As reverse engineers and exploit writers we spend much of our time trying to illuminate the relationships between input data, executed paths and the values we see in memory/registers at a later point. This work can often be tedious, especially in the presence of extensive arithmetic/logical modification of input data and complex conditions. Using recent (and not so recent) advances in run-time instrumentation we can go a long way towards automating the process of tracking input data and its effects on execution. In this talk we will discuss possible approaches to solving this problem through taint analysis. The solutions we will discuss are useful in many scenarios e.g. determining the set of conditional jumps under our control, discovering buffers in memory that are useful for injecting shellcode, tracking parameters to potentially insecure function calls, discovering 'bad bytes' for exploits and so on. Building on this we will delve into the construction of logical formulae expressing the relationships between input and data in memory and ways in which these formulae can be manipulated and solved for interesting results. Depending on how we manipulate the initial formulae we can use theorem provers to automatically solve many problems e.g. 'unraveling' arithmetic/logical modifications on input, generating inputs that trigger specific paths, discovering the bounds on given variables and so forth.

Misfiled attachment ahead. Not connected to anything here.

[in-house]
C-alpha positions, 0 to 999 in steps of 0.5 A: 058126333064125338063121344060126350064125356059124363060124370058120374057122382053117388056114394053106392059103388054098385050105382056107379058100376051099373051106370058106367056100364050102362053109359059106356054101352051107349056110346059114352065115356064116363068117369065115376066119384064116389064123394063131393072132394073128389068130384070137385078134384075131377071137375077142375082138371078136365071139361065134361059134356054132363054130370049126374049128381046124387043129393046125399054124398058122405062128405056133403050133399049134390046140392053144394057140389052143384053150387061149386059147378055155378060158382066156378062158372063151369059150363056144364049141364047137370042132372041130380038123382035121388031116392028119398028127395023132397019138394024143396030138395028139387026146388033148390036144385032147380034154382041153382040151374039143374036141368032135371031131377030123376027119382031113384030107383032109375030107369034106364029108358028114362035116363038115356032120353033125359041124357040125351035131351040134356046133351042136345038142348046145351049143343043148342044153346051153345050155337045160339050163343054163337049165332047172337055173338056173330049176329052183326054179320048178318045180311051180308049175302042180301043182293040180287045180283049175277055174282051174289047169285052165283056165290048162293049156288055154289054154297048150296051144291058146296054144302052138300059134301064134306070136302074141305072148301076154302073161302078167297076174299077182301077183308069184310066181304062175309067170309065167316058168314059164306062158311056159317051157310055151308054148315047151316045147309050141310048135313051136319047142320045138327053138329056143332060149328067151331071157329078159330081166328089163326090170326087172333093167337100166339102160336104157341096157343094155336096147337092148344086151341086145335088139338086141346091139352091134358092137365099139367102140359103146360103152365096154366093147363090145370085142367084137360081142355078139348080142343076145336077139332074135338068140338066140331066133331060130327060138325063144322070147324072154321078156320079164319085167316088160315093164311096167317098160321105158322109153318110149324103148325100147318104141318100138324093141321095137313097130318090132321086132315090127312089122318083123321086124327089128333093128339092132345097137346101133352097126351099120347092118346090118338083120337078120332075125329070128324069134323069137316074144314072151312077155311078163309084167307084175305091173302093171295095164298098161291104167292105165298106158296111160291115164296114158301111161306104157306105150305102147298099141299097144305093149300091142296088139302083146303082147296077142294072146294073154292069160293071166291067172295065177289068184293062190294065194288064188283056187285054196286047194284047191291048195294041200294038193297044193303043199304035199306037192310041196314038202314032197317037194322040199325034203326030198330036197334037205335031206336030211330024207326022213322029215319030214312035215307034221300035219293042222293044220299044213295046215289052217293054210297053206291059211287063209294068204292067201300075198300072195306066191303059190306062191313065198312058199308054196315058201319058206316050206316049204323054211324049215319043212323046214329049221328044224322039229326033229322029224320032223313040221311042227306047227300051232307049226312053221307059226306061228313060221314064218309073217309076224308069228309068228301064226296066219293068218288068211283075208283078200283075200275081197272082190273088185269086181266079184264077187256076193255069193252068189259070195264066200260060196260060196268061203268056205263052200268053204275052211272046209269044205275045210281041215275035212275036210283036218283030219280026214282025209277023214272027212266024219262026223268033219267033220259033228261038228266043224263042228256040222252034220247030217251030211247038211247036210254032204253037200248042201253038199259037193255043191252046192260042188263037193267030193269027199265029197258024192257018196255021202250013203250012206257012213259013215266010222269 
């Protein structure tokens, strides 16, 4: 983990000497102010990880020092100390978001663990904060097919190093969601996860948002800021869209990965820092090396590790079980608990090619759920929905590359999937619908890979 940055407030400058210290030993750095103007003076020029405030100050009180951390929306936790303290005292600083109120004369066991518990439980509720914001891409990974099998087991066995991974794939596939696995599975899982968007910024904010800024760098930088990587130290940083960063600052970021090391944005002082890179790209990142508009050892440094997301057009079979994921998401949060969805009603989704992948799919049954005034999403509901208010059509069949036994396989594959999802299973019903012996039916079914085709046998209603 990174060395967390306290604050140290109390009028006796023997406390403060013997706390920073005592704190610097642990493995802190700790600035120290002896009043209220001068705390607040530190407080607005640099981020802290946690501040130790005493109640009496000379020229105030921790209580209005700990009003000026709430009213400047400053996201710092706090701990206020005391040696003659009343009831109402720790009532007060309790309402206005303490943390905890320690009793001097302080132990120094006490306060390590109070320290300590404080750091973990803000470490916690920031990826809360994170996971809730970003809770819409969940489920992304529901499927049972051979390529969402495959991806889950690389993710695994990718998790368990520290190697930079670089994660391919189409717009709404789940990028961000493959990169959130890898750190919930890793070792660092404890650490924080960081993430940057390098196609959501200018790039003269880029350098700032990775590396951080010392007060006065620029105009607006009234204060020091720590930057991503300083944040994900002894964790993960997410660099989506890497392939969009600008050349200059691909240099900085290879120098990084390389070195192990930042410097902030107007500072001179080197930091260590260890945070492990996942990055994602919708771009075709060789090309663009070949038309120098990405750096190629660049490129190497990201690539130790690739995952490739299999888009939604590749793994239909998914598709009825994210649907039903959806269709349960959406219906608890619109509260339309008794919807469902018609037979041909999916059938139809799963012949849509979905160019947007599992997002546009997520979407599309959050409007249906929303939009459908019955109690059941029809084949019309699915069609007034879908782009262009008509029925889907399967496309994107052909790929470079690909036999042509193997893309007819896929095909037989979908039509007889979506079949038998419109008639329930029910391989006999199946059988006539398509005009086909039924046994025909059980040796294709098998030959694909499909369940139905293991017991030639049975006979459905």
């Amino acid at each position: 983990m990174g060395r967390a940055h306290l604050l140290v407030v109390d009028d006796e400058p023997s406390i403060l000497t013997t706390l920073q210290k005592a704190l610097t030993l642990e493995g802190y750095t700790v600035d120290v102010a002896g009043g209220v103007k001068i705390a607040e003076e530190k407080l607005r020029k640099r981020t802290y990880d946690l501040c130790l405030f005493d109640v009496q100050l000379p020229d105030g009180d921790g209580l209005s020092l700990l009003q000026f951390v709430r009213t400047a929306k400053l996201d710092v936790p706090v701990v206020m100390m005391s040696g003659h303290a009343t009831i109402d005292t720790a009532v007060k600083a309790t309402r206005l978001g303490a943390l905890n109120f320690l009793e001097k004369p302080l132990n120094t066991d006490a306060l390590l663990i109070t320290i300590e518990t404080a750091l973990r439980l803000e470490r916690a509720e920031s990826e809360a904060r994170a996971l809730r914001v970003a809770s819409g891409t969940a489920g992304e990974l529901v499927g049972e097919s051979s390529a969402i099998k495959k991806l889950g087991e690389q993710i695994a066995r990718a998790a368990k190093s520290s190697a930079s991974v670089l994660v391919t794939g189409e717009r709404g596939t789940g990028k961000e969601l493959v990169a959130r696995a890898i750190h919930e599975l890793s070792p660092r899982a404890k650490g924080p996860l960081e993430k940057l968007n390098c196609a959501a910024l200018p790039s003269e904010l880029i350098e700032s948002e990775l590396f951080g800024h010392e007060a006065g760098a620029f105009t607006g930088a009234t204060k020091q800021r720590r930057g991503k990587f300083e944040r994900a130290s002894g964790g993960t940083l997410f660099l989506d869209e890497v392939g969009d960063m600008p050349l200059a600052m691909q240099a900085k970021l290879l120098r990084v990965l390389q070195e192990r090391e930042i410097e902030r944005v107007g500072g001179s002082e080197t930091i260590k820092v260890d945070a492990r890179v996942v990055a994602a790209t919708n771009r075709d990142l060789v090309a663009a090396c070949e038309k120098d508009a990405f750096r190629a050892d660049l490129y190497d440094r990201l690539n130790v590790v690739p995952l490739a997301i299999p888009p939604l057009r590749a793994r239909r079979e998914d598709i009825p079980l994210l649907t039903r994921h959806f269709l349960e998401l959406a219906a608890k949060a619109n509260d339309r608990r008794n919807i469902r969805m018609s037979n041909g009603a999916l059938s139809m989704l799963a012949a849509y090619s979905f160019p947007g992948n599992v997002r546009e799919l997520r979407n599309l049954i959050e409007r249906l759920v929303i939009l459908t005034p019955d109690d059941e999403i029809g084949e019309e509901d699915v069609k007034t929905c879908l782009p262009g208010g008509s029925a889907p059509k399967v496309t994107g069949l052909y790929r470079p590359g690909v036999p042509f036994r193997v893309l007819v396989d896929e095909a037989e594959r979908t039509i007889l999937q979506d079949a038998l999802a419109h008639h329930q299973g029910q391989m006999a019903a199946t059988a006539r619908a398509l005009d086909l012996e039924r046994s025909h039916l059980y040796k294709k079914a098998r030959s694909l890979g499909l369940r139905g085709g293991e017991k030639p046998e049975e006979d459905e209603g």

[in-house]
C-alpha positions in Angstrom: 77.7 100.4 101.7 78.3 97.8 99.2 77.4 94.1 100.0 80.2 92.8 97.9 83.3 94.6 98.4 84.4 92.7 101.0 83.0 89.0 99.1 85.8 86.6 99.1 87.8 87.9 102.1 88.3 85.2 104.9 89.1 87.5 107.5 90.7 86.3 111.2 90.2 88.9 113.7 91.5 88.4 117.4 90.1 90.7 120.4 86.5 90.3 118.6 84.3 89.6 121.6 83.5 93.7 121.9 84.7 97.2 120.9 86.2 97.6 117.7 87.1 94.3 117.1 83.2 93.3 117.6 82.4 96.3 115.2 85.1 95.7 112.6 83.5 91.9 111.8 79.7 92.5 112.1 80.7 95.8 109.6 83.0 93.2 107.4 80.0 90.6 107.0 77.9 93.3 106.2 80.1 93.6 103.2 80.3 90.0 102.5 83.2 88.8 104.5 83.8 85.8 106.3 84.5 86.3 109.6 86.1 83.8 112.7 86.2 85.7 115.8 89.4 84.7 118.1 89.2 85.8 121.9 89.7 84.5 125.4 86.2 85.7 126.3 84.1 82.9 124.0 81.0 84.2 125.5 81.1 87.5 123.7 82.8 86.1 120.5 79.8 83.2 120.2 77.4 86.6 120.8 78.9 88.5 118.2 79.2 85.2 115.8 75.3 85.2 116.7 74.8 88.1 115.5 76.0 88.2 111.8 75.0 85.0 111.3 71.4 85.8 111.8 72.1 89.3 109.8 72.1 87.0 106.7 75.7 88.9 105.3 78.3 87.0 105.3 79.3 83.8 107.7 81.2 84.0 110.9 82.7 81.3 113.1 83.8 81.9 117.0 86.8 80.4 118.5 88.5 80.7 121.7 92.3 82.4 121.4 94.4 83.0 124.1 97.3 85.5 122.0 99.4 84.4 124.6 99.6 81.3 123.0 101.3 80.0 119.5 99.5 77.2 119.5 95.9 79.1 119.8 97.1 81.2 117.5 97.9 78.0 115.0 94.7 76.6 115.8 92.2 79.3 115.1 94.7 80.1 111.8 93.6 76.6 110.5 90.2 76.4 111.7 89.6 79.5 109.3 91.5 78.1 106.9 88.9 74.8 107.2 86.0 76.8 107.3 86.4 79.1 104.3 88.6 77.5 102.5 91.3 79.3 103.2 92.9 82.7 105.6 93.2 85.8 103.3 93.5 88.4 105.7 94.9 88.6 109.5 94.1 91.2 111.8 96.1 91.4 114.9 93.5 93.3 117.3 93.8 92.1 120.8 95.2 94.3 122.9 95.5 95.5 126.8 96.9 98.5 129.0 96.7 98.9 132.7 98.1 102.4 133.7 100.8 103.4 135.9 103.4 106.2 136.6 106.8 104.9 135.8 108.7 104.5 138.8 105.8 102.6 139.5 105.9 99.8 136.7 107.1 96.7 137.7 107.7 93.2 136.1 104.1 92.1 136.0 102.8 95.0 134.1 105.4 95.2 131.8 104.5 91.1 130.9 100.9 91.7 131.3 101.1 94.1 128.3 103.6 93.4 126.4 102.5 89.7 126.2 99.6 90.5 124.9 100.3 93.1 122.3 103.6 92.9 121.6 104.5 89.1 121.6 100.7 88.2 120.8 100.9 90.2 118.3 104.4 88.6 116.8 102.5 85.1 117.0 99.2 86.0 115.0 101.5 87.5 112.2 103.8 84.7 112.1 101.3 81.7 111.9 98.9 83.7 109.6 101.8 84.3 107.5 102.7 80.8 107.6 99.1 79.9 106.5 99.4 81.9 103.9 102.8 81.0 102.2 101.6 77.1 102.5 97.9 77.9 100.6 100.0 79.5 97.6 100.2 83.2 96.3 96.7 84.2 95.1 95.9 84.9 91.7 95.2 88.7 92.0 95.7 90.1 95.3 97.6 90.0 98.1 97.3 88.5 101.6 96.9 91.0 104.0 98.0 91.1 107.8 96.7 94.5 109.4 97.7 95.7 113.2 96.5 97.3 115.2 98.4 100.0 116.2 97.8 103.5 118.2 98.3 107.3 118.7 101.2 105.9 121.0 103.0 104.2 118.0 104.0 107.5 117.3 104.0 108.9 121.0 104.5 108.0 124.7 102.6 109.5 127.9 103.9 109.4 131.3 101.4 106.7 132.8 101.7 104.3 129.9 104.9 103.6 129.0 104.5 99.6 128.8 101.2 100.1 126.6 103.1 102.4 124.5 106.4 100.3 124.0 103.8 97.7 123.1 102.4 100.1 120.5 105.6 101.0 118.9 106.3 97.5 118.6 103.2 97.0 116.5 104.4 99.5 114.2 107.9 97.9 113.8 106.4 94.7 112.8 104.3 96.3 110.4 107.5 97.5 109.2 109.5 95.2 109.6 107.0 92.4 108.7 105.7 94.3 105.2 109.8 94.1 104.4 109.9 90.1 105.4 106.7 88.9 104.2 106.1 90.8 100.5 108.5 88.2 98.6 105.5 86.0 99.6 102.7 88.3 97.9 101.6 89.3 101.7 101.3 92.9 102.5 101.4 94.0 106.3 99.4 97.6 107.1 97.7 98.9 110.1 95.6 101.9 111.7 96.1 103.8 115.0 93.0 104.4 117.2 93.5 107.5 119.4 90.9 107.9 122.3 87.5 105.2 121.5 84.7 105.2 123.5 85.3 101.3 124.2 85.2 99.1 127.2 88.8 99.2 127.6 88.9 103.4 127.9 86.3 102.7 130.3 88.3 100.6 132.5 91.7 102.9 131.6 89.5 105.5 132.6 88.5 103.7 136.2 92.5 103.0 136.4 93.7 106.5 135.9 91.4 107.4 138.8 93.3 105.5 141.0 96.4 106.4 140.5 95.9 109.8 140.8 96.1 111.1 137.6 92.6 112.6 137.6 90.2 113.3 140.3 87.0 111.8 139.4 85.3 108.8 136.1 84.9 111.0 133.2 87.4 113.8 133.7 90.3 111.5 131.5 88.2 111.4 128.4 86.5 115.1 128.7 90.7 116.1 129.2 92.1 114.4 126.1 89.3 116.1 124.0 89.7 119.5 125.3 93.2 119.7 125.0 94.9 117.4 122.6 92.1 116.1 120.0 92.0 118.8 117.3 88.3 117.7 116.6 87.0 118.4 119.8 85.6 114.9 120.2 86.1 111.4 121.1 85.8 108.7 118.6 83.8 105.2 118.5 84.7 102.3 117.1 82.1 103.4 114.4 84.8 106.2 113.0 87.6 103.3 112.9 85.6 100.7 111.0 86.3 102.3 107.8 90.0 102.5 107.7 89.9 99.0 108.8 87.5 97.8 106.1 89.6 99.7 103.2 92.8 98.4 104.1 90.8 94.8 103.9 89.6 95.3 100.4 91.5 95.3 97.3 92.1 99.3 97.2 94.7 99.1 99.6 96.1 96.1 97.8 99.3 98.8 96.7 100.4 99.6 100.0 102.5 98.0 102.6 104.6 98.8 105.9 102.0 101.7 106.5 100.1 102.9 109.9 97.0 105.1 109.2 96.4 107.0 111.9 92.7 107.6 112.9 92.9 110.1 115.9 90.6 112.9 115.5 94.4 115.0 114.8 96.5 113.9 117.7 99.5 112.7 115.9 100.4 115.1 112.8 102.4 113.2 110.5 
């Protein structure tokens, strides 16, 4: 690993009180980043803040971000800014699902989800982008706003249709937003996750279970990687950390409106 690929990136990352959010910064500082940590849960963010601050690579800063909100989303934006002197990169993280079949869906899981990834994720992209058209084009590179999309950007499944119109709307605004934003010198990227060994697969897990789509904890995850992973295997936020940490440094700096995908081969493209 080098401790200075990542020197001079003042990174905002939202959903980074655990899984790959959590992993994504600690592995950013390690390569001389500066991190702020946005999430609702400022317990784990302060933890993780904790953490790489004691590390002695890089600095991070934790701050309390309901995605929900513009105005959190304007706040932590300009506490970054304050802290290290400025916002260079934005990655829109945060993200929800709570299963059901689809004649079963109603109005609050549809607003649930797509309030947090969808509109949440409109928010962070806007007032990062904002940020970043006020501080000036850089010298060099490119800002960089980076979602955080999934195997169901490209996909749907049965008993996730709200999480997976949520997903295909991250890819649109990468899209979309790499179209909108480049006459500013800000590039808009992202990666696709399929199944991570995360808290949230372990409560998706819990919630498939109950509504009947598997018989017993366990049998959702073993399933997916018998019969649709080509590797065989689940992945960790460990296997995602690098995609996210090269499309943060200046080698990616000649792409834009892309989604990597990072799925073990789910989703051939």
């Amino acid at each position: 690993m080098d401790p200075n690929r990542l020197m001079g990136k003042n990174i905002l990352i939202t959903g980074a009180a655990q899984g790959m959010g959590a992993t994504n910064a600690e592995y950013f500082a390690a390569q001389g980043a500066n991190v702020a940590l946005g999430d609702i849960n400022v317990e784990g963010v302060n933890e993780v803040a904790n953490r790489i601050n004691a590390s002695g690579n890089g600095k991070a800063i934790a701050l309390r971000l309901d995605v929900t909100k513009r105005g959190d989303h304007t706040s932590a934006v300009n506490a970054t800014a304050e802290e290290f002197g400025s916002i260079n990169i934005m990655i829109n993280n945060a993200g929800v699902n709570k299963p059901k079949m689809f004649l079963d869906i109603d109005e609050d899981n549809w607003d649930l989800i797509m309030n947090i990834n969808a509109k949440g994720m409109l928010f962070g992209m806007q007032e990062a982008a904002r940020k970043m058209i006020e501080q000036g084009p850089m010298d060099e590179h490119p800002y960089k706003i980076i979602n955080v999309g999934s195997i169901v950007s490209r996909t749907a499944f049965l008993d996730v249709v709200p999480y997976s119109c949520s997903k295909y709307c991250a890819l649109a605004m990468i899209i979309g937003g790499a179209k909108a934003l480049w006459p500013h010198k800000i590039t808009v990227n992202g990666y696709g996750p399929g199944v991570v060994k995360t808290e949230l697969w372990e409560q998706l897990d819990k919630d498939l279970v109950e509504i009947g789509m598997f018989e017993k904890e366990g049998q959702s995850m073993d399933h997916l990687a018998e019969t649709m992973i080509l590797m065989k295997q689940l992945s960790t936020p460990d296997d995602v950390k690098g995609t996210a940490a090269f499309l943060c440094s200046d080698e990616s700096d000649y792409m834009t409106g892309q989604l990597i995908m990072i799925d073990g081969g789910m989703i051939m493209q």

Sean is a security researcher with Immunity. His primary interests are in software verification/program analysis and its applications to vulnerability detection, reverse engineering and exploit development. Before joining Immunity Sean was a student at Oxford University where his research focused on combining run-time dataflow analysis and decision procedures for exploit generation.